CNP:

Who are your favorite poets? Any specific poems?


LS:

I used to like Walt Whitman and Ezra Pound because in college, that's really who I was taught, so that's who I had to choose from. I wasn't exposed to Amiri Baraka until graduate school and he was someone who I felt like spoke more in a tone that I resonated with. "Somebody Blew Up America" I think is one of the more brilliant poems (and performances) in poetry. I love Gil Scott Heron. Its indicative that both are really poets who pair their poems with music. "On Coming From a Broken Home" I think is one of the more brilliant displays we have of poetry. I even make reference to their poems. And then contemporarily, I think Joy Priest is beyond brilliant. Mahogany Brown is, as well. Darius Simpson, Mimi Tempestt, and Janice Sapigao are three more of my favorites. And Tongo Eisen-Martin is a mind like none other we will see, probably, for generations.


CNP:

Can you share for us a little bit about your writing process? Any specific rituals that get you in the zone?


LS:

I've always been a writer of observation. I think that's because I started writing with my sister giving my a journal to process my feelings so it was about what I observed going on with me and around me. So I tend to always start with something that I have noticed that day, or recently, and then I run with imagination from there. I like to have a mix of reality and the imaginary in my work, to the point where people always think it's autobiographical, but it's not. I just open myself up to what voices need to speak through me at that time. And to get into that zone really just is a constant play on consciousness and state of being. It hits at random times and you have to be ready to write down what you think about, because I often say that I process the world through poem. So it's not always a dedicated time. Sometimes I'll just be grocery shopping and something will come to me and I'll write it down. But then other times, I'll be in a weekly workshop, talking about what has been going on with me, and something will take over for 20 minutes. So observation and opening myself up are two things that make my process what it is.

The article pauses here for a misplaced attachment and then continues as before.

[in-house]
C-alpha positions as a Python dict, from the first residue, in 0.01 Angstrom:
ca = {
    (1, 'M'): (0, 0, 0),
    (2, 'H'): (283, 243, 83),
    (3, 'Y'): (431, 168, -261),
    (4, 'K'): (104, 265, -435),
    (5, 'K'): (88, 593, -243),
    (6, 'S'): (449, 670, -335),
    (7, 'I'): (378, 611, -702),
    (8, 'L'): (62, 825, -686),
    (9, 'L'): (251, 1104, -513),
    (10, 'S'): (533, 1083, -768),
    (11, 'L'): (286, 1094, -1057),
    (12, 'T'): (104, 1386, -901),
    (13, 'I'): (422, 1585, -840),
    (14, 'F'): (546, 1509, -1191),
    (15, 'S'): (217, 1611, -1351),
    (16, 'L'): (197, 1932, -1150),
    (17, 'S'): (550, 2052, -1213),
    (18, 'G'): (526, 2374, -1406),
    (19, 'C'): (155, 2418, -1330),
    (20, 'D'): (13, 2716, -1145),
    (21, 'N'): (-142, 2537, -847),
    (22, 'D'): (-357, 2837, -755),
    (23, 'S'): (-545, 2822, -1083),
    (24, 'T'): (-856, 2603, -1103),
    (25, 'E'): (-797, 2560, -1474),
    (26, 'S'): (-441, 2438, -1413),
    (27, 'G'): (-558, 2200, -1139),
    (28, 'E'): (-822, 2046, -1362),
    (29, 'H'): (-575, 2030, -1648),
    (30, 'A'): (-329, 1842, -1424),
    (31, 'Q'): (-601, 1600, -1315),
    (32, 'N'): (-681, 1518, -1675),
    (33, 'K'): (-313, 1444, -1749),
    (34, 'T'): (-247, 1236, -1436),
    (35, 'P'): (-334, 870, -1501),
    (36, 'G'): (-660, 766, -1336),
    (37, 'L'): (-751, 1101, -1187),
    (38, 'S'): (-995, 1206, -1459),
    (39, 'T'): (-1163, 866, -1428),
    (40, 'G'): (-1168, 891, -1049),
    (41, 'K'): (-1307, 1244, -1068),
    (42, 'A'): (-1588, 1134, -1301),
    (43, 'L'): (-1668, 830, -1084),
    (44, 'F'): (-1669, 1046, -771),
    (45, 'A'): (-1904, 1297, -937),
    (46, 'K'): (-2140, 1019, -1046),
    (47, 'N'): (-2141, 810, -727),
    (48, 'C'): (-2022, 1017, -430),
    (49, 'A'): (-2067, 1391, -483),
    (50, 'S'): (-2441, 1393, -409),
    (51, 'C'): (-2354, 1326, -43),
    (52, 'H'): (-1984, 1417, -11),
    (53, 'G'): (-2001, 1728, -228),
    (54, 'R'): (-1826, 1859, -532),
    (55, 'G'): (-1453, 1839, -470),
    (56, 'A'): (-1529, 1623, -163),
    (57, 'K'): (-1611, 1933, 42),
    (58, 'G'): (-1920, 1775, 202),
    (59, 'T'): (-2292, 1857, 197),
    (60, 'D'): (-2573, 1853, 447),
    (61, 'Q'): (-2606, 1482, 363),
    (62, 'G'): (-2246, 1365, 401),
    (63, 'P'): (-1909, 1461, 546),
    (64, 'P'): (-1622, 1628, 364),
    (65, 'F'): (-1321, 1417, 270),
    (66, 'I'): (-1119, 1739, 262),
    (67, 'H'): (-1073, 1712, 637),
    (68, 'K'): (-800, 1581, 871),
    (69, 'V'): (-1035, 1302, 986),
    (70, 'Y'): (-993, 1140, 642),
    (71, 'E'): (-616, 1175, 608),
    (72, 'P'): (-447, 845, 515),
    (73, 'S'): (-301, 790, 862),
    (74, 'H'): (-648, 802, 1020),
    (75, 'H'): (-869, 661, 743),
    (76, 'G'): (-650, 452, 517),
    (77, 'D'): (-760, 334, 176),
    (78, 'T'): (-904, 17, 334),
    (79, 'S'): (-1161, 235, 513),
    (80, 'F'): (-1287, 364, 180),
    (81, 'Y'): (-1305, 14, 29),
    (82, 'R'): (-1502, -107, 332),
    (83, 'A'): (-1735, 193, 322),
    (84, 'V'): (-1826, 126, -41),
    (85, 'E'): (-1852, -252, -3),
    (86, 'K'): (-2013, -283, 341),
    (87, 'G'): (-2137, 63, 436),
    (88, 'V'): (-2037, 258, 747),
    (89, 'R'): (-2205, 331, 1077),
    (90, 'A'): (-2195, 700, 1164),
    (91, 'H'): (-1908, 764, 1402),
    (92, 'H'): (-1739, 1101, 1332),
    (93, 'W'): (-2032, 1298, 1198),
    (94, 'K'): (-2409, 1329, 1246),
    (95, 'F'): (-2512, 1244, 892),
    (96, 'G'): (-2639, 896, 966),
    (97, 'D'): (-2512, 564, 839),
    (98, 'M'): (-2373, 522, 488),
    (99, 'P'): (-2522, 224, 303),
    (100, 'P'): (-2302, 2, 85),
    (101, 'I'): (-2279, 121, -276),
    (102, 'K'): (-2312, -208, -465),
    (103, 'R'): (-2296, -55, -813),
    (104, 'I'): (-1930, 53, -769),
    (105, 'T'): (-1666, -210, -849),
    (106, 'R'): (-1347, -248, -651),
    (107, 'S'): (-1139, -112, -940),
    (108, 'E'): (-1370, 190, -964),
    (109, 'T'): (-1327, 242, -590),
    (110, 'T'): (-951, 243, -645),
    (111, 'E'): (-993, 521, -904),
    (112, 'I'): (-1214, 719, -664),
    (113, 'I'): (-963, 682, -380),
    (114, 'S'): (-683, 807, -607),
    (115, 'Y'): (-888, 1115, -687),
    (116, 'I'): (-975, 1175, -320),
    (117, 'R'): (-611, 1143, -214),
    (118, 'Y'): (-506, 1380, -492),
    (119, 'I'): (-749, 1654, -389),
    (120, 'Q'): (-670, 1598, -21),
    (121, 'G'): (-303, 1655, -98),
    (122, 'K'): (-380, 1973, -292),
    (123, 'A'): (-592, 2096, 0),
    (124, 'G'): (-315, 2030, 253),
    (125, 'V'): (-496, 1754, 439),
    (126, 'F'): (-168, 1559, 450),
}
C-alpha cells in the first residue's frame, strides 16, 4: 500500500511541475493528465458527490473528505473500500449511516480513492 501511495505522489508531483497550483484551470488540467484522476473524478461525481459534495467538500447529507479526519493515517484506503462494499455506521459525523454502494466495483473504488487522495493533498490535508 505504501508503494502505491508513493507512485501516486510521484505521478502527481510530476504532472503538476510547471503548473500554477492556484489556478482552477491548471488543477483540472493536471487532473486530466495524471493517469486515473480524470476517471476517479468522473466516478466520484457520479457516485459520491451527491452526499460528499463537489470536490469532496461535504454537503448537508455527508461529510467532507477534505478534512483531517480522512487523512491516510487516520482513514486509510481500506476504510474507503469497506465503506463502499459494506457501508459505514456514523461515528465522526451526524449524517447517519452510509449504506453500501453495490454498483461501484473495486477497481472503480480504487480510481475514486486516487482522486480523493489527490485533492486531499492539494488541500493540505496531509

CNP:

How do you decide the form for your poems? Do you start writing with a form in mind, or do you let the poem tell you what it will look like as you go?


LS:

I have this light aversion to "form" poems, if I'm honest. I know fully where that comes from and it's from the trauma of undergrad, and how that experience really almost ruined poetry for me (it did for a long time). So when I think of the form of my own poems, I really just start saying what I want to say - no matter how it comes out. I don't have a predetermined form in mind, usually. And then when I look at what I have on the page, I decide if it reads in my head how I want it to be read on the page - then I go from there. I have played with certain forms before and I think certain ones woven into my own voice can be really useful as a means of resistance. Grad school actually is what made me think a lot more about the shape of the page being part of the poem so I often try to come to that second and let the voice of the poem come to me first - whomever is speaking through me at that point.


CNP:

Any advice for poets who have yet to find their voice?


LS:

We are all products of other products, imprints of those before us. So don't be afraid of being called unoriginal for being inspired by someone whose style you love because you will inevitably do it your own way. And most importantly, don't let rejection minimize your voice. Find that voice amidst the rejection. A lot of younger poets (I was included in that) get discouraged from rejection and think it's because they aren't good enough, when really rejection is just an opportunity to use your voice somewhere else. But if you don't allow yourself to be vulnerable in your work, and in the sharing of your work, your voice will really never evolve into being your own. So put yourself out there.


CNP:

What is your editing process like?


LS:

I have always been a one-and-done kind of writer. I like to go with it when the moment strikes, so I like to get it out and then I'll go back and re-read it out loud to see if it reads how I want it to. And if it doesn't, I'll cut things, change things, add things. But I always think about how it sounds coming out of my mouth and if there are lines that seem like they're filler, or not really serving the altitude that the tone deserves, I'll change them because every line should either make you feel something or make you realize a connection to something. If it doesn't, I don't want it there.


CNP:

When do you know that a poem is finished?


LS:

That's actually really hard to quantify because everybody has their own comfort with finished. I honestly don't think any poem is ever finished, which helps me really see poems as being constant puzzle pieces or snapshots. But when I look at a poem and I feel like I've made the point of whomever is speaking through my spirit at that time, there's usually a line that I look at and think "that ends this iteration." Because I might write something a month from now that pairs well with it and I may want to add to it. But I think thinking of them as puzzle pieces rather than finite entities helps me know it's never done, which allows me to feel less pressure about when I stop it.